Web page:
Galaxy Communicator Tutorial:

The Basics: How the Hub and Server Communicate, and What They Say

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An instance of the Galaxy Communicator infrastructure consists of potentially many processes, perhaps running on separate computers. These processes are arranged in a hub-and-spoke configuration. The spokes are known as servers, while the central hub is named (obviously enough) the Hub (capitalized throughout the documentation). Because none of these processes operates independently, it sometimes seems like it's necessary to learn everything at once. In this first lesson, we'll try to explain how these processes communicate, and how a configuration of servers and Hub get started.


Almost all communication in the Galaxy Communicator  infrastructure is in the form of a data structure called a frame. A frame is an attribute-value structure consisting of a name, a frame type (always "c" for clause, for historical reasons), and a set of pairs of keys and associated typed values. The keys, by convention, start with a colon (":"), but nothing in the infrastructure enforces this convention; the types for the values are drawn from a fairly standard defined set of types (integer, float, string, frame, list, etc.). These frames can be constructed using API calls, or parsed from a formatted representation, illustrated here:

In its printed representation, a frame is delimited by curly brackets "{}"; the type "c" appears immediately after the opening bracket, followed by the whitespace-delimited name, and finally the alternating keys and values are listed. We'll look at the details of the frame API and its printed representation later; all that's important right now is that you recognize the printed representations of frames when you see them.


A message is just a frame which is passed from the server to the Hub, or from the Hub to the server. These messages can be new messages, which initiate an action, or a reply to a new message. Either the Hub or server can send or receive new messages. In this section, we'll talk about what happens when a process receives a new message; later on,we'll talk about how a process might send a new message.

When a server receives a new message

From the point of view of the Hub, servers provide bits of behavior which the Hub can invoke by sending a new message to the server. These bits of behavior are called dispatch functions. When a server receives a new message, it looks for a dispatch function which it supports whose name matches the name of the incoming message frame:

The name of the incoming frame can be qualified by an "address", which tells the Hub which server to send the message to, or it can be unqualified. In the illustration here, the frame which the speech recognition server received has the address Recognizer and the dispatch function name Recognize. The server finds the named dispatch function and invokes it.

Dispatch functions can do a wide variety of things. They can send message replies, send new messages and optionally await message replies, or set up callbacks for backchannel connections called brokers. We'll cover all these topics later.

When the Hub receives a new message

In addition to routing message traffic among the various servers, the Hub can be provided with simple scripts called Hub programs. These Hub programs are sequences of rules which dictate which dispatch functions are invoked on which servers, what order they're invoked in, and under what conditions.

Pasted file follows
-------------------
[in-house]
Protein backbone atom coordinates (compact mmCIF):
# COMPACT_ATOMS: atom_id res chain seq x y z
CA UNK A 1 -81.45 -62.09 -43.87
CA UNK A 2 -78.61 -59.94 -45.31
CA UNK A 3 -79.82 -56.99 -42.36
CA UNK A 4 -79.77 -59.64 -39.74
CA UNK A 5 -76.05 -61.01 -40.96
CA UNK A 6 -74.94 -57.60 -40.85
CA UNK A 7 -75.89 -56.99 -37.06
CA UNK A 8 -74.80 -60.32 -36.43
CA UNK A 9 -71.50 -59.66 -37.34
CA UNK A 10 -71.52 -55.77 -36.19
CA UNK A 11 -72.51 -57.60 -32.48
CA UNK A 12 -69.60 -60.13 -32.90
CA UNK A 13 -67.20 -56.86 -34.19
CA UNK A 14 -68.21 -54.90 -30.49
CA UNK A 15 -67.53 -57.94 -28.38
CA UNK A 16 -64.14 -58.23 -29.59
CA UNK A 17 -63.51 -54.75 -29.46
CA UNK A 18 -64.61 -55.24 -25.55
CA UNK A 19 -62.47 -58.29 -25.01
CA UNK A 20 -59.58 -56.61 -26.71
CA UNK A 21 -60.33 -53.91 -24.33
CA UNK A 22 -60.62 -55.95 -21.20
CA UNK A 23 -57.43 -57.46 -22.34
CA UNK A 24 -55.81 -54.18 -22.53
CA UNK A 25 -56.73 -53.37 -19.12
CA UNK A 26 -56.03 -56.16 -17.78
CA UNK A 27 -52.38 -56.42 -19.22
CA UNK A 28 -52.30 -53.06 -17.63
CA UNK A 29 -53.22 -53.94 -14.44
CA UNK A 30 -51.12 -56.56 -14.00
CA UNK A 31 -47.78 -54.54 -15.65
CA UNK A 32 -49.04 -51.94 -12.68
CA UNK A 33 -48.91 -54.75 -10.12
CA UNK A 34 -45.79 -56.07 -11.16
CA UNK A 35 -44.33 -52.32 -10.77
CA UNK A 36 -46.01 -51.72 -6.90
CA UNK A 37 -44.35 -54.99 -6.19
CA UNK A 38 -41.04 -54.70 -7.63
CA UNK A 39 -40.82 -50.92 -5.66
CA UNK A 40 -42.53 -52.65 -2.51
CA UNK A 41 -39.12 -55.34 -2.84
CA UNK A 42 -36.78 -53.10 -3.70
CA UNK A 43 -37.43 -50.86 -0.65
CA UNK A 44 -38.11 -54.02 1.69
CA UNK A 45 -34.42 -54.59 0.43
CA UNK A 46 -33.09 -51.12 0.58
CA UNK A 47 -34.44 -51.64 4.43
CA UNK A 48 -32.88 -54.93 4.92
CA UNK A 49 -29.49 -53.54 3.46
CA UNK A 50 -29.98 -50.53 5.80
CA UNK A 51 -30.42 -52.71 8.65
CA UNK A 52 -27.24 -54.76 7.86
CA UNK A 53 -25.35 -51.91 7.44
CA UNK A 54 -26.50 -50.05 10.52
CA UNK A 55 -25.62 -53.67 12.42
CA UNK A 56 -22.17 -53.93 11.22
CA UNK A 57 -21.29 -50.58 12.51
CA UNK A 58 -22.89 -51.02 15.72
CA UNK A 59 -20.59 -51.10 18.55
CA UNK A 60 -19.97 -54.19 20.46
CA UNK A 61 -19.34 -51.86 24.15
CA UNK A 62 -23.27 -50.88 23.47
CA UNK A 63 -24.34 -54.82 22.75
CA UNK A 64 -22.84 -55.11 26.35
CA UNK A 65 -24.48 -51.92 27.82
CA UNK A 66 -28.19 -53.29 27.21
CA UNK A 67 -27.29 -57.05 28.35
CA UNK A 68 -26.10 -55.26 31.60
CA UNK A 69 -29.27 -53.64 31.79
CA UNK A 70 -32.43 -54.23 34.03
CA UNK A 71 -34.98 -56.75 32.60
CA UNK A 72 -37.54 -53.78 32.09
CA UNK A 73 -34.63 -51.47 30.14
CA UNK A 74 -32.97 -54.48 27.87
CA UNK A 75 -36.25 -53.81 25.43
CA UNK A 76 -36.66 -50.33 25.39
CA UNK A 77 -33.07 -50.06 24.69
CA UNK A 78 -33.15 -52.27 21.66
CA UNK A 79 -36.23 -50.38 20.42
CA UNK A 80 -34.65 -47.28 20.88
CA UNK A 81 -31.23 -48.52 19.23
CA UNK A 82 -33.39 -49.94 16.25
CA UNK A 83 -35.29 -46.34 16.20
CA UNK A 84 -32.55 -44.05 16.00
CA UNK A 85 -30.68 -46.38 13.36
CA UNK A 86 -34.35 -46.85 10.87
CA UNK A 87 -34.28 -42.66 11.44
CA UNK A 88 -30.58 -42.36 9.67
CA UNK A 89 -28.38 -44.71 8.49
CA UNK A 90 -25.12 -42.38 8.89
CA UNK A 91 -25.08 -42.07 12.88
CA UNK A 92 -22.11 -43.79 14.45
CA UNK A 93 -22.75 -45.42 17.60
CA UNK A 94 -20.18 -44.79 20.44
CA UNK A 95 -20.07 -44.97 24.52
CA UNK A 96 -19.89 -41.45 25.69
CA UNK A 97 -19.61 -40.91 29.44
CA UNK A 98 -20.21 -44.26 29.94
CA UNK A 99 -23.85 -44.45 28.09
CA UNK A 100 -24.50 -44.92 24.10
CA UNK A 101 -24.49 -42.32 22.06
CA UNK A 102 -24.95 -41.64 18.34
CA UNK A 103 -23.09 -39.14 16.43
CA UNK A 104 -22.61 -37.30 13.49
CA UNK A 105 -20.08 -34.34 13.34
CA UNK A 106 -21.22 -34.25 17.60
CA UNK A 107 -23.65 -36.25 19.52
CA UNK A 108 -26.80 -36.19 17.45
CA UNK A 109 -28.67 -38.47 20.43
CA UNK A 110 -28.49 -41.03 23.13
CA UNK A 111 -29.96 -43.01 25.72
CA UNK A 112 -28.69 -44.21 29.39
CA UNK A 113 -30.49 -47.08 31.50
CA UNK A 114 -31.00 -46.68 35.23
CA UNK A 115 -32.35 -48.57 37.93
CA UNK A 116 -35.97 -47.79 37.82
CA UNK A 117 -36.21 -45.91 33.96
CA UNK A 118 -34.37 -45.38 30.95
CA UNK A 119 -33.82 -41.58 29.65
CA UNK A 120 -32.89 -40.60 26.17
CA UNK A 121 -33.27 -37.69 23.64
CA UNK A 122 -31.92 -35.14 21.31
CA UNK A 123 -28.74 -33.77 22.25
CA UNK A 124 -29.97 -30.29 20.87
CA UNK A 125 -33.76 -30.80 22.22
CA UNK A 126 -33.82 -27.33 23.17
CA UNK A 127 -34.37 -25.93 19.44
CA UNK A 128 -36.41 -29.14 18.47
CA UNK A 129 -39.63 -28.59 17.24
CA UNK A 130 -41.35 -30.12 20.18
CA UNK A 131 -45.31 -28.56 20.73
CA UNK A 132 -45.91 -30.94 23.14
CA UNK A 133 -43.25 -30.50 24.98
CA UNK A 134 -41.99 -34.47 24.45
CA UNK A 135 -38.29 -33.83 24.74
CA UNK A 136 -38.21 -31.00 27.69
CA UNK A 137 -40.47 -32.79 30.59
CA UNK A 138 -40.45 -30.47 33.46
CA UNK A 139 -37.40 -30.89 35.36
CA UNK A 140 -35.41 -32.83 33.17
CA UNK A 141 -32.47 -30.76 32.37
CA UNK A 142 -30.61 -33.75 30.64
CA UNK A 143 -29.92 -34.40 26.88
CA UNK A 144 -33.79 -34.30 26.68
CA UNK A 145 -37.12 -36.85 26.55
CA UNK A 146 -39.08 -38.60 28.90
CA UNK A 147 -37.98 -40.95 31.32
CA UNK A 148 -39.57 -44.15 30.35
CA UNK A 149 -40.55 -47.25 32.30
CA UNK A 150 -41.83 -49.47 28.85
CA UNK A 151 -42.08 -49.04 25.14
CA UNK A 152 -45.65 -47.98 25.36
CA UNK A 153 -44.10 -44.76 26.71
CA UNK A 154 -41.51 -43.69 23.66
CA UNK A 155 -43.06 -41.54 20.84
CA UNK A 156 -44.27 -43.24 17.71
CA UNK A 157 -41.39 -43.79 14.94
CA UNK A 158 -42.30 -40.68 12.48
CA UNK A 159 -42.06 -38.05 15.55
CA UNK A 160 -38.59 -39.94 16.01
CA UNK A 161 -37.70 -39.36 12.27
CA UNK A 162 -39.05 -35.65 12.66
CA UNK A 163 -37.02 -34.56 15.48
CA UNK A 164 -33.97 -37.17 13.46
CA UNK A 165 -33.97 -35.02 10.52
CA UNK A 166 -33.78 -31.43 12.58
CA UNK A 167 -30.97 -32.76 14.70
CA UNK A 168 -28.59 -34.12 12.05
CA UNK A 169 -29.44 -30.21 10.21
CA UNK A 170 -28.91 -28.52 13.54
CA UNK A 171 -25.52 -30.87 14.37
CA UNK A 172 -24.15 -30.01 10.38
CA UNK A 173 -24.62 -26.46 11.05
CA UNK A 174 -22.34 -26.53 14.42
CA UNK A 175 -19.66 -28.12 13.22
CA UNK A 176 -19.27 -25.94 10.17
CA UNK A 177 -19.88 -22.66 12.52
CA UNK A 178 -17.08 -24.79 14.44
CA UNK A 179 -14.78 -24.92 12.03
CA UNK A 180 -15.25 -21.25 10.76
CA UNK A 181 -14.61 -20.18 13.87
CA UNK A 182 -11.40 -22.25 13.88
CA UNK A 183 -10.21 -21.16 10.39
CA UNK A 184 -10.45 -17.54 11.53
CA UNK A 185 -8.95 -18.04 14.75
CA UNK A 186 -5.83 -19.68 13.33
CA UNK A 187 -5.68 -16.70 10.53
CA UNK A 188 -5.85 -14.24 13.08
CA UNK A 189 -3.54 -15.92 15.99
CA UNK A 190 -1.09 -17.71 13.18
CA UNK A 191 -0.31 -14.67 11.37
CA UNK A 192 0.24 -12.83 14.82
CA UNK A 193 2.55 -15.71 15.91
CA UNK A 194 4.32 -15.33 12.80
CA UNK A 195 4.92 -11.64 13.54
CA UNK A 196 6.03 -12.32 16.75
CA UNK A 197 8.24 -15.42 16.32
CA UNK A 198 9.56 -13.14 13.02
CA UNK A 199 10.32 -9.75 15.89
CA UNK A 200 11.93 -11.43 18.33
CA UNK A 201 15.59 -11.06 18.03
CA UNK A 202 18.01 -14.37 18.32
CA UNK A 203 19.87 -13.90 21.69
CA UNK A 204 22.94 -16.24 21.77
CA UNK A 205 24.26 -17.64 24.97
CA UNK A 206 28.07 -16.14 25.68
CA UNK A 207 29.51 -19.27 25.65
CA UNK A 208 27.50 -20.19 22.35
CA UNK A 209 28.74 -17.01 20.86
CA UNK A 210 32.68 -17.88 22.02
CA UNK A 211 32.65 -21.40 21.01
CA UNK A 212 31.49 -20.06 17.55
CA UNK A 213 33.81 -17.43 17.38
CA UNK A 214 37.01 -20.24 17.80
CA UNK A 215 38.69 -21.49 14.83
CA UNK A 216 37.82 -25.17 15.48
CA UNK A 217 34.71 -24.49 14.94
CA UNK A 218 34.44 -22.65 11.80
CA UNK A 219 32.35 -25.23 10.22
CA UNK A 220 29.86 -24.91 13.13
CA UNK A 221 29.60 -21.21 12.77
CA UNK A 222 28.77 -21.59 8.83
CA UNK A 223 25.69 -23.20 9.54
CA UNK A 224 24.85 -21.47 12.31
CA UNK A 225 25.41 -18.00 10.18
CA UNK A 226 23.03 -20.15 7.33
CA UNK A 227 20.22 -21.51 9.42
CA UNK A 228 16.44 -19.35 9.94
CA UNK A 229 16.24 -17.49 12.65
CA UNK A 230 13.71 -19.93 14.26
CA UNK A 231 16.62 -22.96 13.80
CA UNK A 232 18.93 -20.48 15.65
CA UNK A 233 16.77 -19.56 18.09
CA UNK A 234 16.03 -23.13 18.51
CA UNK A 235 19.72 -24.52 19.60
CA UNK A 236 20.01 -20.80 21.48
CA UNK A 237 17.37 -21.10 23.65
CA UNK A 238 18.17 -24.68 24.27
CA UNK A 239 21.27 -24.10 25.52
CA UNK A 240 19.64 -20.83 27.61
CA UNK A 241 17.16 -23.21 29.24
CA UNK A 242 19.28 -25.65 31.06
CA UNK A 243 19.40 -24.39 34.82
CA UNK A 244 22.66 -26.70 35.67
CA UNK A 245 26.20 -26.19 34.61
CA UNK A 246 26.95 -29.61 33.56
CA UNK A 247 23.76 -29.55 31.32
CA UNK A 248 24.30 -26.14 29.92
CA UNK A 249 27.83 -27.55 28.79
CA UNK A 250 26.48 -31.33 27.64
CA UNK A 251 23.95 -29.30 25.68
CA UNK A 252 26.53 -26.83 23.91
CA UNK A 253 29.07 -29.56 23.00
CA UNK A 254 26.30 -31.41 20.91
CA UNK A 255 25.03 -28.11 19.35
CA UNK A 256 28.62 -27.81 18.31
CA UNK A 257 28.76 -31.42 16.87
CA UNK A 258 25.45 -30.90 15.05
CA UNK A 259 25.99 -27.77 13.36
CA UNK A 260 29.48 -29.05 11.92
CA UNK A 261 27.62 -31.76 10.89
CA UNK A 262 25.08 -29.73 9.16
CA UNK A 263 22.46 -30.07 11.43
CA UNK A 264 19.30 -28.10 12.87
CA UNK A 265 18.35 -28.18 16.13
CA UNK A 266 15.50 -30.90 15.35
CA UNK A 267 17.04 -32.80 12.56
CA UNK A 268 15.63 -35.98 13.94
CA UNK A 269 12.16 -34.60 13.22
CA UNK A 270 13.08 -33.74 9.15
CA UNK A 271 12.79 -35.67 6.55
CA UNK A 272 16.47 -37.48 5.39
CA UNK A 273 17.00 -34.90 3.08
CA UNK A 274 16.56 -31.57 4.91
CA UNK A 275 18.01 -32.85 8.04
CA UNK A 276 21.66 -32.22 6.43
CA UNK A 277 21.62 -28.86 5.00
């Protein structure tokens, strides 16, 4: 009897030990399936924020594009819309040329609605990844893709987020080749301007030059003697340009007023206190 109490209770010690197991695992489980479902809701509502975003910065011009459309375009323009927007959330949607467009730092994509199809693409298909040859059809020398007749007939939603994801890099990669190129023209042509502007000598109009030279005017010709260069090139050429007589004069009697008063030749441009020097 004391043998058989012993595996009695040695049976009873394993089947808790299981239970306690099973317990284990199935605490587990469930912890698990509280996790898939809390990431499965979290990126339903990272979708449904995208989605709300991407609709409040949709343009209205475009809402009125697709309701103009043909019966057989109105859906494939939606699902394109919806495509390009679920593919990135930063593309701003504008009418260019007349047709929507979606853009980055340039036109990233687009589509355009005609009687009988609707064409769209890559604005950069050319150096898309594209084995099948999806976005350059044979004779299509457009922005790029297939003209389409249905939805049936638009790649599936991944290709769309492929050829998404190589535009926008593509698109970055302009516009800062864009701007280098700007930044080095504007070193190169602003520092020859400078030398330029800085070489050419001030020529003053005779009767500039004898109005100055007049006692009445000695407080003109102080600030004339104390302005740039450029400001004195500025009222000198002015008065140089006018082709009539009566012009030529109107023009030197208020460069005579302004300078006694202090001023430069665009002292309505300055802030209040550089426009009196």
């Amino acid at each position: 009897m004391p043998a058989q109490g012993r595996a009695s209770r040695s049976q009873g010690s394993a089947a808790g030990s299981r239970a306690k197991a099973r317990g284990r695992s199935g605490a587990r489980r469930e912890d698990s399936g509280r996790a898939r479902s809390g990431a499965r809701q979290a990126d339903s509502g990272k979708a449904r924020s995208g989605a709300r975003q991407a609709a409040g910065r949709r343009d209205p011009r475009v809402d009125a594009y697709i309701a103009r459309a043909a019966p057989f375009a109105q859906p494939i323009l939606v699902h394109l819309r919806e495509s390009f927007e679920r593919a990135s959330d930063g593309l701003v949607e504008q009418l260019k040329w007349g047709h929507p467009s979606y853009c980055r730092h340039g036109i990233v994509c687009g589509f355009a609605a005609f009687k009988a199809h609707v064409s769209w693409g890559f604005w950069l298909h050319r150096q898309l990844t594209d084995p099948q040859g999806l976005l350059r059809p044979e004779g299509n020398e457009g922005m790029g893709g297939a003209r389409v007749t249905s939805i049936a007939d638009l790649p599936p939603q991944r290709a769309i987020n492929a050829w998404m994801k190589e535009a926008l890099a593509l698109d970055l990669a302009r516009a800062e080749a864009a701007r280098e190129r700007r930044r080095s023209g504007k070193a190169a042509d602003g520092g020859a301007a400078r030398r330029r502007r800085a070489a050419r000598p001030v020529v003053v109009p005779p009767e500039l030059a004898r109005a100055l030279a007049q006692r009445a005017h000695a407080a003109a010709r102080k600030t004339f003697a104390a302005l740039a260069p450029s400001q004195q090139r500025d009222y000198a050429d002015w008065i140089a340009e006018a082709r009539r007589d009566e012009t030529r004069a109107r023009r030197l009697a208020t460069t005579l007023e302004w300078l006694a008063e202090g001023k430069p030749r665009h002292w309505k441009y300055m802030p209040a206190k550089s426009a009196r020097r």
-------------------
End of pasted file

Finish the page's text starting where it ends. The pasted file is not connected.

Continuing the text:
When the Hub receives a new message, it searches for a Hub program whose name matches the name of the incoming message. If it finds a program with that name, it invokes the program. This is called a scripted interaction. If the Hub doesn't know of a program with the given name, it searches for a server which provides a dispatch function with the given name, and relays the message it received directly to the server which provides the dispatch function. This is called a scriptless interaction. If neither a program nor a server is found, the new message is discarded.

This illustration provides an example of a scripted interaction:

In this illustration, the audio server sends a message named FromAudio to the Hub, which knows of a program with that name. The program has a rule which tells the Hub to send a message named Recognizer.Recognize.

A simple message sequence

If you've guessed that the message the Hub is sending in these examples is the same as the message the server is receiving, you're right:

So firing a rule in a Hub program is one way that the Hub can send a new message. Later on in this lesson, we'll learn about the other ways that new messages can be sent.

Starting up a Galaxy Communicator system

In order to run a configuration Galaxy Communicator processes, you have to start up all the processes: all the servers, and the Hub. The most convenient order for starting these processes depends on the Hub. In some cases, the Hub will contact the servers, and in other cases, the servers will contact the Hub. The details of this initialization sequence can be controlled in a number of complex ways, but we'll describe a simple case here.

Step 1: Servers start up

Typically, the first thing that happens is that the servers which the Hub will contact start up:
These servers will set up a port to listen for connections from a Hub.

Step 2: Hub reads program file

Typically, the Hub starts up next. When the Hub starts up, it reads a program file (specified on the command line with the -pgm_file directive), which contains:
If the Hub is supposed to contact a server, the program file will list the host and port the Hub should contact the server at. In this case, the Recognizer server is listening on port 15000 on the local host.

Step 3: Hub and servers contact each other